There shouldn’t be a huge difficulty in marketing the anticipated additional beef volumes next year, according to Bord Bia Beef and Livestock Manager, Joe Burke.

He confirmed that the industry will see extra supplies cattle domestically next year.

“It’s most likely going to be from this time next year on that that will materialise into higher numbers of animals being slaughtered,” he said.

According to Burke, a lot of those animals are likely to be Angus and Hereford and he said the sector has seen the development of very successful premium bonus schemes for those animals.

He said these should continue to be ready markets for a lot of those animals into premium higher-priced markets.

Burke conceded though that a lot of the additional numbers will be from a dairy background.

However, he highlighted that they are not going to have heavy carcass weights.

Pictured is Joseph Farrell from Castledermot, Co. Kildare with Joe Burke, Beef and Livestock Manager, Bord Bia

Pictured is Joseph Farrell from Castledermot, Co. Kildare with Joe Burke, Beef and Livestock Manager, Bord Bia

“That’s another factor, they are not going to yield a huge volume of beef. There might be a number of additional animals but its not going to be a huge in terms of volume of beef.

“It shouldn’t be a huge difficulty in marketing those additional volumes,” he said.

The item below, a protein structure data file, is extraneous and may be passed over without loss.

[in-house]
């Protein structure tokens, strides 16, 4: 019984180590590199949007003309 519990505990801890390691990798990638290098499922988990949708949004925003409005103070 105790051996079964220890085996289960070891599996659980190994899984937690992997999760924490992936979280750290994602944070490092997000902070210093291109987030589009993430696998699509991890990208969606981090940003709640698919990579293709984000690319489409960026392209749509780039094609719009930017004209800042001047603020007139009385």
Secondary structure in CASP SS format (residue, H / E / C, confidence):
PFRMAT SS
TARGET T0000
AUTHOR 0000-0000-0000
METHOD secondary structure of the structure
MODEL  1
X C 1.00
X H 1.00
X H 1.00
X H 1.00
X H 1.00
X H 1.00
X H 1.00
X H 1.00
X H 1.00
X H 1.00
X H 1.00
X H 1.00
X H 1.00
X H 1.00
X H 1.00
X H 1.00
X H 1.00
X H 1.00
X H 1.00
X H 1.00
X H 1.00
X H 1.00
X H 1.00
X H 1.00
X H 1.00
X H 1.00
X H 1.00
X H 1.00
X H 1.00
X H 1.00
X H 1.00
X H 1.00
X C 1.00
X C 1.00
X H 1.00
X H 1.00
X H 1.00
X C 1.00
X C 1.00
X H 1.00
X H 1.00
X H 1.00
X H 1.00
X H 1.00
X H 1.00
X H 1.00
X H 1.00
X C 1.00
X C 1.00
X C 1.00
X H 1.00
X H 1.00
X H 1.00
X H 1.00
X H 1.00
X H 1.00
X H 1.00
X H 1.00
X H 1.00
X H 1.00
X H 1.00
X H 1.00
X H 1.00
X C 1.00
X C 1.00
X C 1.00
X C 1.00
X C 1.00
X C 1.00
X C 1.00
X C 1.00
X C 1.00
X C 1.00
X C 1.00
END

Burke said Bord Bia had hoped this year that we would have seen more beef going outside of Europe.

“The Chinese market hasn’t materialised yet and the US market has been disappointing so far in terms of volumes.

“But it’s another 12-18 months before we see these big number of animals coming on the market.

“We would hope that by that stage we would have a bit more positivity in terms of having better access to these international markets. In order to be able to export what will probably be an increase in volume terms of manufacturing beef.”

Current Prices

Burke confirmed that year-to-date cattle prices have recovered well. With prices on average recovering by 9-10% in comparison to last year’s levels.

“Obviously last year we were in a much worse position,” he said.

Burke noted that in recent weeks with the weather being difficult forcing out additional cattle numbers and impacting on price. However, he said  the cattle kill is still below 32,000.


“Often at this time of the year in the past up to 38,000 or even 40,000 cattle being killed.

“There is no big number of cattle there in the system and that’s reflected as well in the Department’s AIMS database. Domestic supplies are going to remain tight certainly for the coming six months,” he said.

Burke said that he would be hopeful that the supply conditions would play out in the farmers favour.

“On the market side we continue to have very favourable Sterling exchange rate around the 73p mark and the UK market remains strong. That’s very positive obviously for over 50% of our beef exports,” he said.

However, Burke did say that around the rest of Europe demand remains somewhat weaker.

“Cattle prices and the beef that we are competing with, in countries such as France, Italy, Germany and Spain is very competitively priced at the moment. Which is reflected in the cattle price around Europe which is between €3.60-3.80/kg,” he said.

Despite this Burke said going forward into the winter he would expect Irish cattle prices to recover as supplies tighten over the coming few weeks and months.